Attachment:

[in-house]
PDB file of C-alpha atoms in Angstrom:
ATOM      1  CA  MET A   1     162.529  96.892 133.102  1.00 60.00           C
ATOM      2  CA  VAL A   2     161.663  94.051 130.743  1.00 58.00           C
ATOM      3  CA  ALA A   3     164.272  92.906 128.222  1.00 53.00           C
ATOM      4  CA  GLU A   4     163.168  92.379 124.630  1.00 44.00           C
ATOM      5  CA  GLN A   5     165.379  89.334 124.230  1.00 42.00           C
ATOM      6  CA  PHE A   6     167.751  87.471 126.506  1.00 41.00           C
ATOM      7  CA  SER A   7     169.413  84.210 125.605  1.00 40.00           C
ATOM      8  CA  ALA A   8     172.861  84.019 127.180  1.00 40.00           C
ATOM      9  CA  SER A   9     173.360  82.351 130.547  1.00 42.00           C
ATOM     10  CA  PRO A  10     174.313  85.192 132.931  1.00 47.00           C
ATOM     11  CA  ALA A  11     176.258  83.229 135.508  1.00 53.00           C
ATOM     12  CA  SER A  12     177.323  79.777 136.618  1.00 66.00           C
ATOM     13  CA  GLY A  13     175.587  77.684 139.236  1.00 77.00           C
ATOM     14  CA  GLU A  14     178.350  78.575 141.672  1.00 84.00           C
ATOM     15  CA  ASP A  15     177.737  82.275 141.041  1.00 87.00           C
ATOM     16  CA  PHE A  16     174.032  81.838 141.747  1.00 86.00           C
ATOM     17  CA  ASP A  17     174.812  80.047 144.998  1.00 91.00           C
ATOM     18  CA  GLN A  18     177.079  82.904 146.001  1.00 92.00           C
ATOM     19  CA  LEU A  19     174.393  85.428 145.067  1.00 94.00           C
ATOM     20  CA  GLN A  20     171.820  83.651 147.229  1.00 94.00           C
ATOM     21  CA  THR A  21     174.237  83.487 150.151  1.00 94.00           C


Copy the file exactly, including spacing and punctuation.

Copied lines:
[in-house]
PDB file of C-alpha atoms in Angstrom:
ATOM      1  CA  MET A   1     162.529  96.892 133.102  1.00 60.00           C
ATOM      2  CA  VAL A   2     161.663  94.051 130.743  1.00 58.00           C
ATOM      3  CA  ALA A   3     164.272  92.906 128.222  1.00 53.00           C
ATOM      4  CA  GLU A   4     163.168  92.379 124.630  1.00 44.00           C
ATOM      5  CA  GLN A   5     165.379  89.334 124.230  1.00 42.00           C
ATOM      6  CA  PHE A   6     167.751  87.471 126.506  1.00 41.00           C
ATOM      7  CA  SER A   7     169.413  84.210 125.605  1.00 40.00           C
ATOM      8  CA  ALA A   8     172.861  84.019 127.180  1.00 40.00           C
ATOM      9  CA  SER A   9     173.360  82.351 130.547  1.00 42.00           C
ATOM     10  CA  PRO A  10     174.313  85.192 132.931  1.00 47.00           C
ATOM     11  CA  ALA A  11     176.258  83.229 135.508  1.00 53.00           C
ATOM     12  CA  SER A  12     177.323  79.777 136.618  1.00 66.00           C
ATOM     13  CA  GLY A  13     175.587  77.684 139.236  1.00 77.00           C
ATOM     14  CA  GLU A  14     178.350  78.575 141.672  1.00 84.00           C
ATOM     15  CA  ASP A  15     177.737  82.275 141.041  1.00 87.00           C
ATOM     16  CA  PHE A  16     174.032  81.838 141.747  1.00 86.00           C
ATOM     17  CA  ASP A  17     174.812  80.047 144.998  1.00 91.00           C
ATOM     18  CA  GLN A  18     177.079  82.904 146.001  1.00 92.00           C
ATOM     19  CA  LEU A  19     174.393  85.428 145.067  1.00 94.00           C
ATOM     20  CA  GLN A  20     171.820  83.651 147.229  1.00 94.00           C
ATOM     21  CA  THR A  21     174.237  83.487 150.151  1.00 94.00           C